Trump administration pushing $500m arms sale to Riyadh: Reports

Critics slam reported munitions deal in final weeks of Donald Trump’s presidency as ‘outrageous’ and a ‘moral outrage’.

Saudi Arabia's Crown Prince Mohammed bin Salman shakes hands with US President Donald Trump, at the G20 leaders summit in Japan last year [File: Bandar Algaloud/Courtesy of Saudi Royal Court/Handout via Reuters]
Saudi Arabia's Crown Prince Mohammed bin Salman shakes hands with US President Donald Trump, at the G20 leaders summit in Japan last year [File: Bandar Algaloud/Courtesy of Saudi Royal Court/Handout via Reuters]

Donald Trump’s administration plans to authorise the sale of nearly $500m in weapons to Saudi Arabia before the United States president leaves the White House, US media outlets have reported, a move that one expert slammed as “a moral outrage”.

Citing two unnamed sources familiar with the issue, Bloomberg reported that the State Department notified Congress on Tuesday that it was moving ahead to issue a licence for the sale of precision-guided, air-to-ground munitions to Riyadh, estimated to be worth $478m.

US weapons manufacturer Raytheon Technologies Corp will be able to sell the weapons directly to the Saudis when it receives the licence, Bloomberg said.

The Washington Post also reported that the weapons would be produced in the Gulf kingdom as per the terms of the deal, which has been in the works since early 2019. The agreement also includes a $97m internal security communications system, the newspaper said.

News of the proposed sale, which Al Jazeera could not independently confirm, came as Trump entered the final weeks of his presidency.

The Republican leader has been a staunch supporter of Saudi Arabia, a longtime US ally, and the country’s de facto leader, Crown Prince Mohammed bin Salman, making strong US-Saudi relations a pillar of his administration’s Middle East policy.

Trump also personally shielded Crown Prince Mohammed, also known as MBS, from criticism about Saudi Arabia’s human rights record, the assassination of journalist Jamal Khashoggi, and the war in Yemen, among other contentious issues.

War in Yemen

The war in Yemen began in 2014 when Houthi rebels seized control of large swaths of the country, including the capital, Sanaa.

The conflict escalated in 2015 after Saudi Arabia and the United Arab Emirates assembled a US-backed military coalition in an attempt to restore the government of Riyadh-backed Yemeni President Abd-Rabbu Mansour Hadi.

US politicians have criticised Trump’s unwavering support for Riyadh and, in particular, the administration’s continued aid to Saudi-led forces in the war-torn country, which faces a dire humanitarian catastrophe.

Trump vetoed a bill in Congress last year seeking to end US backing for the Saudi-led war effort.

The United Nations warned last month that Yemen could see the worst famine in decades.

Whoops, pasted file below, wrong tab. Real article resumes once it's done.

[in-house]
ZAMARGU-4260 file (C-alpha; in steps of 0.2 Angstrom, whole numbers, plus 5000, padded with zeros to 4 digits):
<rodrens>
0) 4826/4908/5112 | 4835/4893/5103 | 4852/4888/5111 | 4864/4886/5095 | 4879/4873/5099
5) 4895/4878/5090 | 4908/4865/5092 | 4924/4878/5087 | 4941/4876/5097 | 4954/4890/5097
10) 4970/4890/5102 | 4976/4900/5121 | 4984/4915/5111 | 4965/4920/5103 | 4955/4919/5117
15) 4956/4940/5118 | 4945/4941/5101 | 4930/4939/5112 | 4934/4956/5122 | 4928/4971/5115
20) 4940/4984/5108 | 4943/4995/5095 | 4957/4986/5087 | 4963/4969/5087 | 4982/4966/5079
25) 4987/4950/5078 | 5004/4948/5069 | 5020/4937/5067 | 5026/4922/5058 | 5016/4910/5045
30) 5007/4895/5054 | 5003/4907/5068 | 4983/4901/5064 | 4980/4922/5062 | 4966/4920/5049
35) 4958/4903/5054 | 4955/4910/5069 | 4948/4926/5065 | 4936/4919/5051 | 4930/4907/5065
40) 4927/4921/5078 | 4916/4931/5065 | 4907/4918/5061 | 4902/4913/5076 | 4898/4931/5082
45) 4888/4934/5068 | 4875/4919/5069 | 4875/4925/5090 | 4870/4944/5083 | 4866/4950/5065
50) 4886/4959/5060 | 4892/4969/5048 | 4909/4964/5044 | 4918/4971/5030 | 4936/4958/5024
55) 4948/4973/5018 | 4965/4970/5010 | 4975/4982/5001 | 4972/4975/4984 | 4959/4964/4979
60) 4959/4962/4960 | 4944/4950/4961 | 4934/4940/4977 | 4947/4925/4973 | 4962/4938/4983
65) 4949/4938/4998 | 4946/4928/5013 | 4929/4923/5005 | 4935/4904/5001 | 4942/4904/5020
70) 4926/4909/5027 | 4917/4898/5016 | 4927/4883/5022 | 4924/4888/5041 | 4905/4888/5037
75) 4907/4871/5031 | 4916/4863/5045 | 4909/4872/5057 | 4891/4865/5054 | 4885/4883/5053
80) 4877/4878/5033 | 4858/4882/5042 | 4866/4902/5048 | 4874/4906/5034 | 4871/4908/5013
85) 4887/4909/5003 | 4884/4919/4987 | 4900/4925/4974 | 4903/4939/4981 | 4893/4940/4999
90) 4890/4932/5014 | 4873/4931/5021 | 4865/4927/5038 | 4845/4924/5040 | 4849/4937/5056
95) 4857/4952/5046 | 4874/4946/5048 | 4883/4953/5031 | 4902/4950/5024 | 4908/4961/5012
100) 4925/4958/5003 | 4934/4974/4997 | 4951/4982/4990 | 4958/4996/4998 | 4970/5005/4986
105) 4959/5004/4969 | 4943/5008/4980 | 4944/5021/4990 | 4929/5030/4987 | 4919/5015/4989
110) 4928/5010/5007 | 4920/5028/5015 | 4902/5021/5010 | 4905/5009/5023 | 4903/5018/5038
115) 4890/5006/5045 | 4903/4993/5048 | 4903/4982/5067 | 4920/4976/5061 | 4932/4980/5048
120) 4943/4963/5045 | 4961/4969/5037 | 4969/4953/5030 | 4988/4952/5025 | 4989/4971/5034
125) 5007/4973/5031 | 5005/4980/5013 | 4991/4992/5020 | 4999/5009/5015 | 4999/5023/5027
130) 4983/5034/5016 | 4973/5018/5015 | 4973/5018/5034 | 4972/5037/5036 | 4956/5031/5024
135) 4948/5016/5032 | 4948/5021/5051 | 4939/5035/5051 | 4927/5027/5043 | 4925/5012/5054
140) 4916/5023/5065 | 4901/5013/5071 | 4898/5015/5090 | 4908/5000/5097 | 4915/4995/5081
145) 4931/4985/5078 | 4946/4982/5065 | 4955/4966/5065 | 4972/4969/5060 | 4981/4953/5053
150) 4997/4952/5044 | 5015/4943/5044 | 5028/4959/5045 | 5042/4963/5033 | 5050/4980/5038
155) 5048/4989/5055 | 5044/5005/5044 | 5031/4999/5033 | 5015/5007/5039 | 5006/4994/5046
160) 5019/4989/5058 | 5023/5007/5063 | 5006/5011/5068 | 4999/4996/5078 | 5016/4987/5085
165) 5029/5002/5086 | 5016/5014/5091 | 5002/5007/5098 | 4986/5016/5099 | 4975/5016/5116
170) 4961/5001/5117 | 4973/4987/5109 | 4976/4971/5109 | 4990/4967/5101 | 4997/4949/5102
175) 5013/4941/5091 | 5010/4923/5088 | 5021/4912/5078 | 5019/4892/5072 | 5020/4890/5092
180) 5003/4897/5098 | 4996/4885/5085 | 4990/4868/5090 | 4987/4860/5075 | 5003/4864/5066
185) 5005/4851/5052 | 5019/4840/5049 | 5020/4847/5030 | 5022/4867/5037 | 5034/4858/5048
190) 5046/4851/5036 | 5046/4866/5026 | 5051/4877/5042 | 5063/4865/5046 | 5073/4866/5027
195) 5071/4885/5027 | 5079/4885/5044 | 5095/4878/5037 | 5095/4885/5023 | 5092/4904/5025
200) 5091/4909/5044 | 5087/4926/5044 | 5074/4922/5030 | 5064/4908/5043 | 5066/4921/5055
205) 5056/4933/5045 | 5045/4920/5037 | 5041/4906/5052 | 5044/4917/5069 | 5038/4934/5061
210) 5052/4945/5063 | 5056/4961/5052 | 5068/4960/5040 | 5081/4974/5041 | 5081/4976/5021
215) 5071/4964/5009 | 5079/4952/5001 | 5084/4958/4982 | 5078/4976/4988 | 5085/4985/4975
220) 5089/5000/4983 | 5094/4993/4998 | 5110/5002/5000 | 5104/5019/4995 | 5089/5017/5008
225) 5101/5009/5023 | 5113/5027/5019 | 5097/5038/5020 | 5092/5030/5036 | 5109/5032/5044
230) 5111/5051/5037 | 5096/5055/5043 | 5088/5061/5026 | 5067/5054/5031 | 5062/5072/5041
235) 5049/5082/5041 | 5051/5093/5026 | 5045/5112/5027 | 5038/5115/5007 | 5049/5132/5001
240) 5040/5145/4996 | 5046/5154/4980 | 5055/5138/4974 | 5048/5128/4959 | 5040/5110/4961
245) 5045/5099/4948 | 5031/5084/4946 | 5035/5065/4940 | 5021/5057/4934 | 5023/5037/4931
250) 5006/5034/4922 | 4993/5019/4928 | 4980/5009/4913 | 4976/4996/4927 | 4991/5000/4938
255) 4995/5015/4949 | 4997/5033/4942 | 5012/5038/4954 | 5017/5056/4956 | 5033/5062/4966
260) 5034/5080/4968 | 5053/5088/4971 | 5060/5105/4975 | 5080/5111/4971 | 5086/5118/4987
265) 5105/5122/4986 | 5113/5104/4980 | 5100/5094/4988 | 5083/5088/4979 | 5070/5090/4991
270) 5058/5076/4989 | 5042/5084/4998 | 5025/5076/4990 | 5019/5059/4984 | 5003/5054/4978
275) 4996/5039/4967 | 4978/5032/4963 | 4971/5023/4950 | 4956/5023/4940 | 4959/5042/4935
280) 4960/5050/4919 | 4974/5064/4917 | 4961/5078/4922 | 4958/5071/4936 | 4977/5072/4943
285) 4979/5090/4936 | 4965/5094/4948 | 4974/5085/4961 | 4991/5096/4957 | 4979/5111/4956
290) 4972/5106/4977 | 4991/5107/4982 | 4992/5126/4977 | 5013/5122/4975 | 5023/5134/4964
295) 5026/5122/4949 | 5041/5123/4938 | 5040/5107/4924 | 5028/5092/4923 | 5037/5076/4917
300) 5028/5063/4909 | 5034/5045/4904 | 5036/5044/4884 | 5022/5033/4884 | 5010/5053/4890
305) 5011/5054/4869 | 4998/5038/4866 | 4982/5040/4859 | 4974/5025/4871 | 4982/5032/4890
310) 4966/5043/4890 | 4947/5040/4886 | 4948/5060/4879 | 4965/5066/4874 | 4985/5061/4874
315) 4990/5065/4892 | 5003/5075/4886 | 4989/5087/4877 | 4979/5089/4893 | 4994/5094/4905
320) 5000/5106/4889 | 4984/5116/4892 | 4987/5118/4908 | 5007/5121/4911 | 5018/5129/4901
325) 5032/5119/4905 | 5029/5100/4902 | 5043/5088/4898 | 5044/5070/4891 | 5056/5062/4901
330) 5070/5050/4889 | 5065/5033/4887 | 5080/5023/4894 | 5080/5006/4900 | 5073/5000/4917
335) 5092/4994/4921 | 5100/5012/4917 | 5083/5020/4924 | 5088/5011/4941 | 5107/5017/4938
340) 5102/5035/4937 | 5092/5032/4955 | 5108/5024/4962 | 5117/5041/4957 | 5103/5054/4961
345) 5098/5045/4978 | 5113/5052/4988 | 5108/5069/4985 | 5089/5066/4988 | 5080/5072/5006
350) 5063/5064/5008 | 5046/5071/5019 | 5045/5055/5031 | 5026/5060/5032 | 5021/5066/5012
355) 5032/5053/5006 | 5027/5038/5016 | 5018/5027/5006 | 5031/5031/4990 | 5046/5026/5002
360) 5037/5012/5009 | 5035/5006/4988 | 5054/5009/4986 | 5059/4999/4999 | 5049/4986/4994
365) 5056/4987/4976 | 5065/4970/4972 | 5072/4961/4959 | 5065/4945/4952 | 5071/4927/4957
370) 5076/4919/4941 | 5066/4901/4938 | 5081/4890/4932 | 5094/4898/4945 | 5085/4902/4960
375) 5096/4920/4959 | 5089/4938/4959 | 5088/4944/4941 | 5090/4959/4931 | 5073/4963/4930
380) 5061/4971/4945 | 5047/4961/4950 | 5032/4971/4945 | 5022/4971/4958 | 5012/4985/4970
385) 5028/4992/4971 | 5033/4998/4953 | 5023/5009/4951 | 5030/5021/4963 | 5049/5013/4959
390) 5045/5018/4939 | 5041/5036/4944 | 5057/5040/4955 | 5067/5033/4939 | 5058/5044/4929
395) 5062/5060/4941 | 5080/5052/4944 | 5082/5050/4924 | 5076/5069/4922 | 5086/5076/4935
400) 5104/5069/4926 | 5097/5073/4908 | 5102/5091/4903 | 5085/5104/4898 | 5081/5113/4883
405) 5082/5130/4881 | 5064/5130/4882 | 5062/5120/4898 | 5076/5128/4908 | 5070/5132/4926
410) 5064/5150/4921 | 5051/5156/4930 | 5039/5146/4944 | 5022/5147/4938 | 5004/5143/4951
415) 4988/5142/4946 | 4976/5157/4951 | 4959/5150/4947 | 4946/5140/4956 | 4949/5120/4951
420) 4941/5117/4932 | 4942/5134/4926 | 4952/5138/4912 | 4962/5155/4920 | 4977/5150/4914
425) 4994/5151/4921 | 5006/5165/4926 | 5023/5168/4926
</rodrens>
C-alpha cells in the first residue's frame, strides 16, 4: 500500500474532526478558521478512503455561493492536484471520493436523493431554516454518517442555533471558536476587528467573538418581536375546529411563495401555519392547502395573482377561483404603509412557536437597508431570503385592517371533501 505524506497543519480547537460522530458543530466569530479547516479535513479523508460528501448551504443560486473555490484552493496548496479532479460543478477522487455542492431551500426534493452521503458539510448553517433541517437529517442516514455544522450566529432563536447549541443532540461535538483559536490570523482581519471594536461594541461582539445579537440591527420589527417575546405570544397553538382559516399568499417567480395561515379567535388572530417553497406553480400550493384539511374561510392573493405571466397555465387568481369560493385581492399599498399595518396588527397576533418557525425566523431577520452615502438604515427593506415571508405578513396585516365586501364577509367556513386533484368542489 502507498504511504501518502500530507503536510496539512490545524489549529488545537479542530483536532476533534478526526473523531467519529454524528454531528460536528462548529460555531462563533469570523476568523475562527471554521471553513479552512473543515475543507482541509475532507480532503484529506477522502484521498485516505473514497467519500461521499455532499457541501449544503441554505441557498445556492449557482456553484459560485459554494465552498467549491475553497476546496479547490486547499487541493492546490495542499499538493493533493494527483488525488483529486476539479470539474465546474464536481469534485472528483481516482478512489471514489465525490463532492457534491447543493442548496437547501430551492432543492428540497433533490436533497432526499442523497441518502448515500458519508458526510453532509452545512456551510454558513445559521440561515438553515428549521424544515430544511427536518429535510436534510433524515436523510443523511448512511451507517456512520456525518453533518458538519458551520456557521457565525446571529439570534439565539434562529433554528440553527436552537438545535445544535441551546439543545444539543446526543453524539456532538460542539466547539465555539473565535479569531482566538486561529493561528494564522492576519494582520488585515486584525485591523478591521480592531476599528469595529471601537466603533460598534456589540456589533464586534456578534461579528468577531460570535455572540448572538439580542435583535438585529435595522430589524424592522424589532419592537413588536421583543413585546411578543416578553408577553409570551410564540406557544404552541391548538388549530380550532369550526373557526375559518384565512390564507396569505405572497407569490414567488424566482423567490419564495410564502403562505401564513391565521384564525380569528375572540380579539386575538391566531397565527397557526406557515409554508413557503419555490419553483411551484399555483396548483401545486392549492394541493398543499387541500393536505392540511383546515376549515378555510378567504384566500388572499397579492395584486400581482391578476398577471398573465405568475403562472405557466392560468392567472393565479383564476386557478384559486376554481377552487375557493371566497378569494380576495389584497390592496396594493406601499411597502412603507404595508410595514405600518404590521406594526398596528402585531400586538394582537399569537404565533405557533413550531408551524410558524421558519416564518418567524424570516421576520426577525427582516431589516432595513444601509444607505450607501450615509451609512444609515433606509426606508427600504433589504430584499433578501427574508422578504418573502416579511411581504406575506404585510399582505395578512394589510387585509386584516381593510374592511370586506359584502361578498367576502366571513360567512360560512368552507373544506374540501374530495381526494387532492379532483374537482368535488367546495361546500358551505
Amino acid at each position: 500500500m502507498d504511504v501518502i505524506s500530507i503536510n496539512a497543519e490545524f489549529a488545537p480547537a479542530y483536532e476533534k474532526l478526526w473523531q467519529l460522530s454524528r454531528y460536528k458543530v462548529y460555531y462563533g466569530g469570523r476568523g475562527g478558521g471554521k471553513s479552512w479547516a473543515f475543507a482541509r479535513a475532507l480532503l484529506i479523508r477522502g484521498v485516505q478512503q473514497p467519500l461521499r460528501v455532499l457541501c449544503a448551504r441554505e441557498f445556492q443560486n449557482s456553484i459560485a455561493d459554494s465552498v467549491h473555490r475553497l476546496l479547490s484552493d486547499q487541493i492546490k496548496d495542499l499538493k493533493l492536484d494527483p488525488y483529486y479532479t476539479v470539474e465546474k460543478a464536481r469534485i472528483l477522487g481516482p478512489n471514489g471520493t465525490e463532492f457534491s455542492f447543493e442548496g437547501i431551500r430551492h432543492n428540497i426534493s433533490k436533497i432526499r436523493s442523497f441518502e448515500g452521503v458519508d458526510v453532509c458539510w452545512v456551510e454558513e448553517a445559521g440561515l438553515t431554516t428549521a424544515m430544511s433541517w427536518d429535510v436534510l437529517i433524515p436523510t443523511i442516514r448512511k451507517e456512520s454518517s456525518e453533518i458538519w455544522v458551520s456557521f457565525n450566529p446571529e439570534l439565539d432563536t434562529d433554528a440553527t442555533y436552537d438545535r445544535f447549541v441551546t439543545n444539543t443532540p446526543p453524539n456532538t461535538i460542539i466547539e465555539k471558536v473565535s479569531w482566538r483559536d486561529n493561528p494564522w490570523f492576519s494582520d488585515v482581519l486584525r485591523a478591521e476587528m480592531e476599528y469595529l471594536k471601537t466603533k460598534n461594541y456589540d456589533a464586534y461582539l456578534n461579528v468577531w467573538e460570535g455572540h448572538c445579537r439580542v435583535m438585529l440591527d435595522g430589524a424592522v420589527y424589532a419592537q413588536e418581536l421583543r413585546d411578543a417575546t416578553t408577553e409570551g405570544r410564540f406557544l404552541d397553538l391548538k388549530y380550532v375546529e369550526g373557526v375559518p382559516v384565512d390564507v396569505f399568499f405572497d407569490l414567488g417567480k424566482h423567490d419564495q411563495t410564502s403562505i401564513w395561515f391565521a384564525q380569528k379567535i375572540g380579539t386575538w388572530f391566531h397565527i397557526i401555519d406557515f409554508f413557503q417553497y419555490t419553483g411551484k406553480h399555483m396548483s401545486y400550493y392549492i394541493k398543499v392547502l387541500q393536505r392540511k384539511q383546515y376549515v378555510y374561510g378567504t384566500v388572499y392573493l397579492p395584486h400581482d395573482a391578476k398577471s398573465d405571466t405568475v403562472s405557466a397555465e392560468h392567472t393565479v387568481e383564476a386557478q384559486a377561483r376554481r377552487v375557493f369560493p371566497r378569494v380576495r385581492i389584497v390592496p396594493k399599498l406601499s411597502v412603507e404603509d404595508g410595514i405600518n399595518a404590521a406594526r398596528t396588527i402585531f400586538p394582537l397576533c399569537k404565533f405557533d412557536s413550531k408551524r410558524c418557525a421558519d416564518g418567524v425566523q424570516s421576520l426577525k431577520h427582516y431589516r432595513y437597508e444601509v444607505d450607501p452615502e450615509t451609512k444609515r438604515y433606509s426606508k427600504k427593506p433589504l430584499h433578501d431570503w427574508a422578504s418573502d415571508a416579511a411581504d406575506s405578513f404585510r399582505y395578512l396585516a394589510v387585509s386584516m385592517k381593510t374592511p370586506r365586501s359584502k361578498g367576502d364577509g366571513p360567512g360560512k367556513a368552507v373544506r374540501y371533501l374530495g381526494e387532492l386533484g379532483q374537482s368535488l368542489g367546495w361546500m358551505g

Nader Hashemi, director of the Center for Middle East Studies at the University of Denver, said the planned US arms sale to Saudi Arabia is “a moral outrage”.

“This new shipment of arms only deepens American complicity with the crisis in Yemen, widely viewed to be the worst humanitarian crisis on our planet,” Hashemi told Al Jazeera in an email Thursday.

“This new shipment of arms needs to be understood in relation to Trump’s final days office. He is pardoning his corrupt friends and allies and absolving Blackwater guards of war crimes in Iraq, for which they were convicted in a US court of law.”

The Washington Post also reported this week that the US is weighing a request to grant MBS immunity from US federal prosecution in a case involving alleged threats made against a former top Saudi intelligence officer.

‘Outrageous’

“This is no time to be selling bombs to Saudi Arabia given its role in killing thousands of civilians in air strikes on targets in Yemen,” said William Hartung, director of the arms and security programme at the Center for International Policy, a non-profit group in Washington, DC, about the reported arms deal.

Hartung said in an email that the sale to Riyadh, like a recent $23bn US arms deal with the UAE, could enable violations of international humanitarian law.

“The fact that the Trump administration is pushing these deals on its way out the door is outrageous. Congress and the incoming Biden administration should block these sales as soon as possible,” Hartung told Al Jazeera.

US President-elect Joe Biden, who will be inaugurated on January 20, has promised to “reassess” the US-Saudi relationship when he takes office.

“Under a Biden-Harris administration, we will reassess our relationship with the Kingdom [of Saudi Arabia], end US support for Saudi Arabia’s war in Yemen, and make sure America does not check its values at the door to sell arms or buy oil,” Biden said in October.

Source: Al Jazeera

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